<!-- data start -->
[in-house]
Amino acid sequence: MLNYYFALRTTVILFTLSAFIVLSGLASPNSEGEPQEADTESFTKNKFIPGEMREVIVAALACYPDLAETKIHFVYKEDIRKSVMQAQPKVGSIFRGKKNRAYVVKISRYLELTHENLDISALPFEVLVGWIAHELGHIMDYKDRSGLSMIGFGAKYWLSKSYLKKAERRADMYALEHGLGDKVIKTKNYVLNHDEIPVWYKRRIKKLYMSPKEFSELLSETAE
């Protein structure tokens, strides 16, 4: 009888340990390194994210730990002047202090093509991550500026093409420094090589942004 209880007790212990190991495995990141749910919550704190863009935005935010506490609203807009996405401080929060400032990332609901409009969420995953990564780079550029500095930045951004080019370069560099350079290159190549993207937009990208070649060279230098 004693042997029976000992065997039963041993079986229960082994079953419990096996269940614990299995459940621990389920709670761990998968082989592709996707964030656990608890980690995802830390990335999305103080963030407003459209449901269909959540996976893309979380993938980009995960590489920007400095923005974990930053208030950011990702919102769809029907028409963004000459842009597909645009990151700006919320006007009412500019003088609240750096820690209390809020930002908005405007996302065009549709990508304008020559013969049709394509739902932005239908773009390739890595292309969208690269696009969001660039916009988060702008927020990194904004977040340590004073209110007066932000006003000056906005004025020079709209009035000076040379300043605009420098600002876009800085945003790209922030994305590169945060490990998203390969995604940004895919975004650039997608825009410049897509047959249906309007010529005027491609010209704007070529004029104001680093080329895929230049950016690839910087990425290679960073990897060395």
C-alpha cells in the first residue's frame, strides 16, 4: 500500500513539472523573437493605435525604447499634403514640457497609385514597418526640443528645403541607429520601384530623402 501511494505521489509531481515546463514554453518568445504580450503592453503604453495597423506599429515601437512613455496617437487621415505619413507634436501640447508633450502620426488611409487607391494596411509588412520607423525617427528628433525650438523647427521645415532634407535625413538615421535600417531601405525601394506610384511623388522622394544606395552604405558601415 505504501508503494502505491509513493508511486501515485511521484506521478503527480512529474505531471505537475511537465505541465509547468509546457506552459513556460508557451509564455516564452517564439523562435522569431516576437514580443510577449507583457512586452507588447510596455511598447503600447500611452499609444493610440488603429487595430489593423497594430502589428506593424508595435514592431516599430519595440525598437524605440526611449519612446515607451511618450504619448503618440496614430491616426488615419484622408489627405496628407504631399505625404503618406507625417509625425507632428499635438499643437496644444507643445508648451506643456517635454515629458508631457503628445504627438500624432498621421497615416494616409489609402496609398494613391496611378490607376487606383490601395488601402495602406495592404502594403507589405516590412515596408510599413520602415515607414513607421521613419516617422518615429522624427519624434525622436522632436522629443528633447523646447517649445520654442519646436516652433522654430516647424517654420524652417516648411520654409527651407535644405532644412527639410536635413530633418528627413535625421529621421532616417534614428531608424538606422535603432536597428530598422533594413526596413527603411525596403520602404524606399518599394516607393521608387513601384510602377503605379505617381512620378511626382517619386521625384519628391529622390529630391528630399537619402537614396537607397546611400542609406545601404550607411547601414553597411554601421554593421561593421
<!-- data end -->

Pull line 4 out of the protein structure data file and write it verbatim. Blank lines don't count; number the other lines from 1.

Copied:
C-alpha cells in the first residue's frame, strides 16, 4: 500500500513539472523573437493605435525604447499634403514640457497609385514597418526640443528645403541607429520601384530623402 501511494505521489509531481515546463514554453518568445504580450503592453503604453495597423506599429515601437512613455496617437487621415505619413507634436501640447508633450502620426488611409487607391494596411509588412520607423525617427528628433525650438523647427521645415532634407535625413538615421535600417531601405525601394506610384511623388522622394544606395552604405558601415 505504501508503494502505491509513493508511486501515485511521484506521478503527480512529474505531471505537475511537465505541465509547468509546457506552459513556460508557451509564455516564452517564439523562435522569431516576437514580443510577449507583457512586452507588447510596455511598447503600447500611452499609444493610440488603429487595430489593423497594430502589428506593424508595435514592431516599430519595440525598437524605440526611449519612446515607451511618450504619448503618440496614430491616426488615419484622408489627405496628407504631399505625404503618406507625417509625425507632428499635438499643437496644444507643445508648451506643456517635454515629458508631457503628445504627438500624432498621421497615416494616409489609402496609398494613391496611378490607376487606383490601395488601402495602406495592404502594403507589405516590412515596408510599413520602415515607414513607421521613419516617422518615429522624427519624434525622436522632436522629443528633447523646447517649445520654442519646436516652433522654430516647424517654420524652417516648411520654409527651407535644405532644412527639410536635413530633418528627413535625421529621421532616417534614428531608424538606422535603432536597428530598422533594413526596413527603411525596403520602404524606399518599394516607393521608387513601384510602377503605379505617381512620378511626382517619386521625384519628391529622390529630391528630399537619402537614396537607397546611400542609406545601404550607411547601414553597411554601421554593421561593421